If we look at the distance between 2 words ID/united_states and ID/world_war_ii, we find 400 bytes, thus there is no delimiter in new model. Btw, it proves that each element weighs 4 bytes, i.e. it is float.

It is not a bug: obviously, an old model has a delimiter, but then the model format has changed; I don’t know, who introduced that – maybe, gensim.

Of course, we can determine model format automatically, because we know word vectors size (it is written in the model file prefix), but it is much simpler to set it up in parameter and, most probably, no one would use old models.

So this fix was implemented (and merged). Btw, dl4j uses the same workaround.

Compare deeplearning4j with word2vec-scala

Actual task I needed to accomplish with word2vec is to rank term candidates, i.e. to compute semantic similarity between some set of words/collocation and some set of keywords.

I performed this task with 2 libs (dl4j and word2vec-scala), keeping all other conditions the same, including word2vec model. I didn’t try to make precise evaluation, so there is no averaging of multiple launches, to say nothing about JVM warming-up.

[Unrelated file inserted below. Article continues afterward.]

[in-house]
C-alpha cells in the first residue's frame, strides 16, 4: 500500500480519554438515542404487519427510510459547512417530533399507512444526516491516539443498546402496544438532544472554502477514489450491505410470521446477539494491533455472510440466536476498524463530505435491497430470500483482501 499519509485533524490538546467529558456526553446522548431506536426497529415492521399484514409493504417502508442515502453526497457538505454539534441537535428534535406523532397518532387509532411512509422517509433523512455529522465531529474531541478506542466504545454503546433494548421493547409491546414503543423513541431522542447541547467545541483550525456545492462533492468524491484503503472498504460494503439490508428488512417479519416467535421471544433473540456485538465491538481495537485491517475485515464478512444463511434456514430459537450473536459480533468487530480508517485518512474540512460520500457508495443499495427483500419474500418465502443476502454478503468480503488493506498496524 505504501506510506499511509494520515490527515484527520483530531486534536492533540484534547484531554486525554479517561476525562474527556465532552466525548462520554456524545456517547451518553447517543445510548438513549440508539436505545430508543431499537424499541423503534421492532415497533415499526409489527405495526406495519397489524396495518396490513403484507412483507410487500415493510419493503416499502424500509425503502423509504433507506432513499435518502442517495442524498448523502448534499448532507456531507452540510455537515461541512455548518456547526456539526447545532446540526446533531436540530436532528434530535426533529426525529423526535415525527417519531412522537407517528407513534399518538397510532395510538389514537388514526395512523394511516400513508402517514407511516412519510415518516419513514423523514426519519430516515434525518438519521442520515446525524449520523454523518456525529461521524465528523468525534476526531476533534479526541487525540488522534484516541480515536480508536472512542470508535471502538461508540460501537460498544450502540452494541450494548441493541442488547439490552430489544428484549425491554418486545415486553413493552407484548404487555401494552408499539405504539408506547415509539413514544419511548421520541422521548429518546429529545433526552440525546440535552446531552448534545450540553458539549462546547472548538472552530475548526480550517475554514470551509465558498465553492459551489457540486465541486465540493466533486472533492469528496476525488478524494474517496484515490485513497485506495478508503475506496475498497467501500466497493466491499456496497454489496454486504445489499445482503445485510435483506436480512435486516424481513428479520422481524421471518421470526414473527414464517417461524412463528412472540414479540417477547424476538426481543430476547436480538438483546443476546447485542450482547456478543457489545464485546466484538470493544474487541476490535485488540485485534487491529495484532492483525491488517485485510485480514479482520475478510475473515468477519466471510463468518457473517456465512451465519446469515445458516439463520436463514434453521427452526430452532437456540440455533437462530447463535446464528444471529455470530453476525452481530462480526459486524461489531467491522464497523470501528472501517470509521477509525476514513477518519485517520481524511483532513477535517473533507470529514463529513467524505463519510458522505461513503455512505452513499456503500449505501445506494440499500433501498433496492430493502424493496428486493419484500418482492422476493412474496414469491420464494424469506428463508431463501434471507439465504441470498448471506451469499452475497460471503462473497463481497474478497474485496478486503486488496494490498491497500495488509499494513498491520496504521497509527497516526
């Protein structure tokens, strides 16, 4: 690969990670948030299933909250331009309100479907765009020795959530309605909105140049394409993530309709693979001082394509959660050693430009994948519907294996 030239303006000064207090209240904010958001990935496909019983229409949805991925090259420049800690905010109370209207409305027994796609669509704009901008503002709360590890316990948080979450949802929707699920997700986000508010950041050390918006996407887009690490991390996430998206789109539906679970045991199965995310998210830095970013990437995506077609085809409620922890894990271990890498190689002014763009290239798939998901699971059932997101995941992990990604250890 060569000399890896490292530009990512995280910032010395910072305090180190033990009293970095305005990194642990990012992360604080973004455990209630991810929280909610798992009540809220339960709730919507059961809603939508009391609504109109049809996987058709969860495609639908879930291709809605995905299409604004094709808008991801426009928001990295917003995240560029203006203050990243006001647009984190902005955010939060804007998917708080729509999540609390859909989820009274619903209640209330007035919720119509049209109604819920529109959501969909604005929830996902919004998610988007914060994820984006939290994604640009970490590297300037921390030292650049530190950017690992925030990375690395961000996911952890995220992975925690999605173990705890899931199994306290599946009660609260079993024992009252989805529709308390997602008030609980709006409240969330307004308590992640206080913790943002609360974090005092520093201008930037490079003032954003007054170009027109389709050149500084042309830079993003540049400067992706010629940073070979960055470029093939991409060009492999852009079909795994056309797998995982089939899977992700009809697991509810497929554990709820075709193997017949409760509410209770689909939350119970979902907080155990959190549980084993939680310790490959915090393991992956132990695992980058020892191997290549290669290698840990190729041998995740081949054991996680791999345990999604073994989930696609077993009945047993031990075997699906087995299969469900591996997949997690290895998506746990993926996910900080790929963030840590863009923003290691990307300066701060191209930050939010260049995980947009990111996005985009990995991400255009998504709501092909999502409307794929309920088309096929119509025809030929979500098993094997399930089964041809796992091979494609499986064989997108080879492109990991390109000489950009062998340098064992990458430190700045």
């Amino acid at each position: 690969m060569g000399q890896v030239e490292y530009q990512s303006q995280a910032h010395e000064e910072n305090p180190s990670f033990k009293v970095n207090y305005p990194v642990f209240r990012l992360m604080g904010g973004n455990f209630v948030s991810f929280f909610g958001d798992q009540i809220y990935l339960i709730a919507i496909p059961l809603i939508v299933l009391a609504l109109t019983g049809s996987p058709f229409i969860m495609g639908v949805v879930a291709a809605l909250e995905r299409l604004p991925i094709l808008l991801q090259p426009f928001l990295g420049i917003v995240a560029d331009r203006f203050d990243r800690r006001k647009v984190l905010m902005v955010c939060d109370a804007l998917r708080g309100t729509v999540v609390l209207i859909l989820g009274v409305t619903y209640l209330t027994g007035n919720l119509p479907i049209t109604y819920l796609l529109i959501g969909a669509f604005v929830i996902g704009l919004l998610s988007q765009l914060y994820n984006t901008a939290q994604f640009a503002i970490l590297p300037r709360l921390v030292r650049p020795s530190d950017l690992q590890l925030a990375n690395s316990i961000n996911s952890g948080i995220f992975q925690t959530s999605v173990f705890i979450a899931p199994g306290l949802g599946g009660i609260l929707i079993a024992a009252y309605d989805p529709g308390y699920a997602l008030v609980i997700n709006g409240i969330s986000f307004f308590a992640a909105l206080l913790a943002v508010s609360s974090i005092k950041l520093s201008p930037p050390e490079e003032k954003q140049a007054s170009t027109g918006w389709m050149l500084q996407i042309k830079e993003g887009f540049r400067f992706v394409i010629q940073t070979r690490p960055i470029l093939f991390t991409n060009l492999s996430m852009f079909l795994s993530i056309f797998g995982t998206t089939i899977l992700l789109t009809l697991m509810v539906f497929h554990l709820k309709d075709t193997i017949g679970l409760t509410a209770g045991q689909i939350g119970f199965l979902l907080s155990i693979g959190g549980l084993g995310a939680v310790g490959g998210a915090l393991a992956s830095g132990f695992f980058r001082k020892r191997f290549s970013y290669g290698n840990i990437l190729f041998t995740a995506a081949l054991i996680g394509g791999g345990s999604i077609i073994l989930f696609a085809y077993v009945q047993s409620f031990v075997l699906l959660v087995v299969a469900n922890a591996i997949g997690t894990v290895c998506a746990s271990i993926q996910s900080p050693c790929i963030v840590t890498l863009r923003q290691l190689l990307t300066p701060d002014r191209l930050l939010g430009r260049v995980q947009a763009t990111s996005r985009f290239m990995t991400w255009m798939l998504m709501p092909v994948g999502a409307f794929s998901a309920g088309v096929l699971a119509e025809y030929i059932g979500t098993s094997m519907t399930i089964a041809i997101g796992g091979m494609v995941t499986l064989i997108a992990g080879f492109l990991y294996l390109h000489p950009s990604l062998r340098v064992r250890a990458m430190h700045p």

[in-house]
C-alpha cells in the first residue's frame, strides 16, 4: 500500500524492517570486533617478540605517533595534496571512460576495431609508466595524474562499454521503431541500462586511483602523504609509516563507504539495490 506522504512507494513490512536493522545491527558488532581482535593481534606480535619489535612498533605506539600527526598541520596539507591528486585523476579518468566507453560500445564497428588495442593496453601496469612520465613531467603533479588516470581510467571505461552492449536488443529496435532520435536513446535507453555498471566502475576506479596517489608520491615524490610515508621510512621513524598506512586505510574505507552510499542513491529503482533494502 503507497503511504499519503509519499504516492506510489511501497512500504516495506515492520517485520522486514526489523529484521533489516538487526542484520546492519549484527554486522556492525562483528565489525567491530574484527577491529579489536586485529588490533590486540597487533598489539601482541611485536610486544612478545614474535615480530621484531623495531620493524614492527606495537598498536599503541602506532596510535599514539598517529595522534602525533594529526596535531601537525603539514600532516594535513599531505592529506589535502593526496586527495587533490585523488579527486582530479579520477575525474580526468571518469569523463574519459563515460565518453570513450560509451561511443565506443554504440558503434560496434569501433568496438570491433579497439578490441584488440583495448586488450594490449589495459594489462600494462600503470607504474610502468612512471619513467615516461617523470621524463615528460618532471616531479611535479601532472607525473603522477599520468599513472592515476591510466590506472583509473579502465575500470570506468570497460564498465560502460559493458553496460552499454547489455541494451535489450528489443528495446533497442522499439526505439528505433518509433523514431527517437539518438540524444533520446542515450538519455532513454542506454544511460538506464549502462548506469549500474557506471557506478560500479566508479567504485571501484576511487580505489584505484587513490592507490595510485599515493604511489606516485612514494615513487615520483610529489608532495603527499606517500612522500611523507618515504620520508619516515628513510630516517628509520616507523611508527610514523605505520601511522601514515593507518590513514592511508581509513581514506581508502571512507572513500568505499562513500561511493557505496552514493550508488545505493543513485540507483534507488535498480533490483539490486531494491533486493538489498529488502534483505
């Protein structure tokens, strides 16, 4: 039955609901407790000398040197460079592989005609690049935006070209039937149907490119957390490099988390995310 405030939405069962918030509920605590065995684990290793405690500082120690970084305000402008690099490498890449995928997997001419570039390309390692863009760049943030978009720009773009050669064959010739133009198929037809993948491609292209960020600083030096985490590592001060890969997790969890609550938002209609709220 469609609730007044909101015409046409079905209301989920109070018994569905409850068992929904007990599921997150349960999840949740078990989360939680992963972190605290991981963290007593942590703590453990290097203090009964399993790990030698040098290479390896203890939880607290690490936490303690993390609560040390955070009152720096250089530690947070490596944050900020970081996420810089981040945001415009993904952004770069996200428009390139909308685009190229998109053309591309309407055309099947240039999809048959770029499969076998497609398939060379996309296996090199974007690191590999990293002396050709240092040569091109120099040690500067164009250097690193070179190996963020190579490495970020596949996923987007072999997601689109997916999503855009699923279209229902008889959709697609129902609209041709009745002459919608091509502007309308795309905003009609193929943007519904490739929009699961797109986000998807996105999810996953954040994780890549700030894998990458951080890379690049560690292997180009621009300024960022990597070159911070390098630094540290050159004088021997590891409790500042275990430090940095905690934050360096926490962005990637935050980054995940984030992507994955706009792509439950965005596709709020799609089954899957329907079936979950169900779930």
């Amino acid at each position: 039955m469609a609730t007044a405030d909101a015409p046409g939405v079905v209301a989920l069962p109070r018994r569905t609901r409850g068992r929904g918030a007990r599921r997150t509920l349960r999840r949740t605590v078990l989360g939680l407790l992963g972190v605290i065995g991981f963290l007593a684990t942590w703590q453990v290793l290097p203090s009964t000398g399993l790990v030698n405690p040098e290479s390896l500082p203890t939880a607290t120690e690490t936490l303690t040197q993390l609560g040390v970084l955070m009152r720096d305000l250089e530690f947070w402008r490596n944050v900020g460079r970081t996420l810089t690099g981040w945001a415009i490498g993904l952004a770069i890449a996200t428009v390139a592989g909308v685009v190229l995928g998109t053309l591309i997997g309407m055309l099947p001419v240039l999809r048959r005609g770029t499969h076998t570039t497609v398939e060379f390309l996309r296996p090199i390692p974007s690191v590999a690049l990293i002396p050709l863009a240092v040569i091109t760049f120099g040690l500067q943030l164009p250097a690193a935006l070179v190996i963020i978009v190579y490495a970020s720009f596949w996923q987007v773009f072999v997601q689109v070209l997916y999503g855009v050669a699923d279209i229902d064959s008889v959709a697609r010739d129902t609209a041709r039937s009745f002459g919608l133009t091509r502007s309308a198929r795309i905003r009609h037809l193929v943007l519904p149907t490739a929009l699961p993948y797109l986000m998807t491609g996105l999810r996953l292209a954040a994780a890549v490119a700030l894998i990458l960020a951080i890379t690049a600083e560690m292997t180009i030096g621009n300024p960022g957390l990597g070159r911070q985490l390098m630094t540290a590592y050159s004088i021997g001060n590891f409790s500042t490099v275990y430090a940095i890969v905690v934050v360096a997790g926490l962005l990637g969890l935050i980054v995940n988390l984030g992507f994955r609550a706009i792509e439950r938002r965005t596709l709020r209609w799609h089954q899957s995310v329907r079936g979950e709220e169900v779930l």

I measured 2 times:

  1. Time needed to load word2vec model: word2vec-scala requires about 60-70s, while dl4j – 150-180s.

  2. Time needed to compute semantic similarities.

Table below contains one row per dataset; 2nd column shows count of similarity computation calls, when word2vec model contains both words; 3rd column shows count of calls for vectors, when word2vec model doesn’t contain one word.

Dataset Compute similarity Only check presence DL4j word2vec-scala
ACL2 404,307 266,893 12s 1s
Patents 153,014 238,374 11s 7s
GENIA 1,995,757 5,923,282 57s 6s
Krapivin 10,510,830 98,928,131 4.4m 14s
FAO 18,860,475 114,602,307 7.5m 15s
ACL 15,309,896 149,369,914 6.5m 20s
Europarl 14,721,164 98,334,404 11.9m 12s

As we can see, dl4j works significantly slower.

This may be caused by several reasons. Probably, there is some flaw in experiment setup, so – again – take these results with a grain of salt. Probably, dl4j works so slow because of missing native libraries on my machine; I tried to install different blas listed in ND4j guide, but it isn’t trivial and I didn’t invest much time into that.

However, note that deeplearning4j keeps evolving, for example their new guide looks much nicer; maybe, Intel MKL, which dl4j recommends to use and which I didn’t check, already speeds up this.

In sum, when you read this, dl4j may work faster, but be ready to spend time playing with setup. Or, if all you need is read model and compute a few dot-products – use word2vec-scala.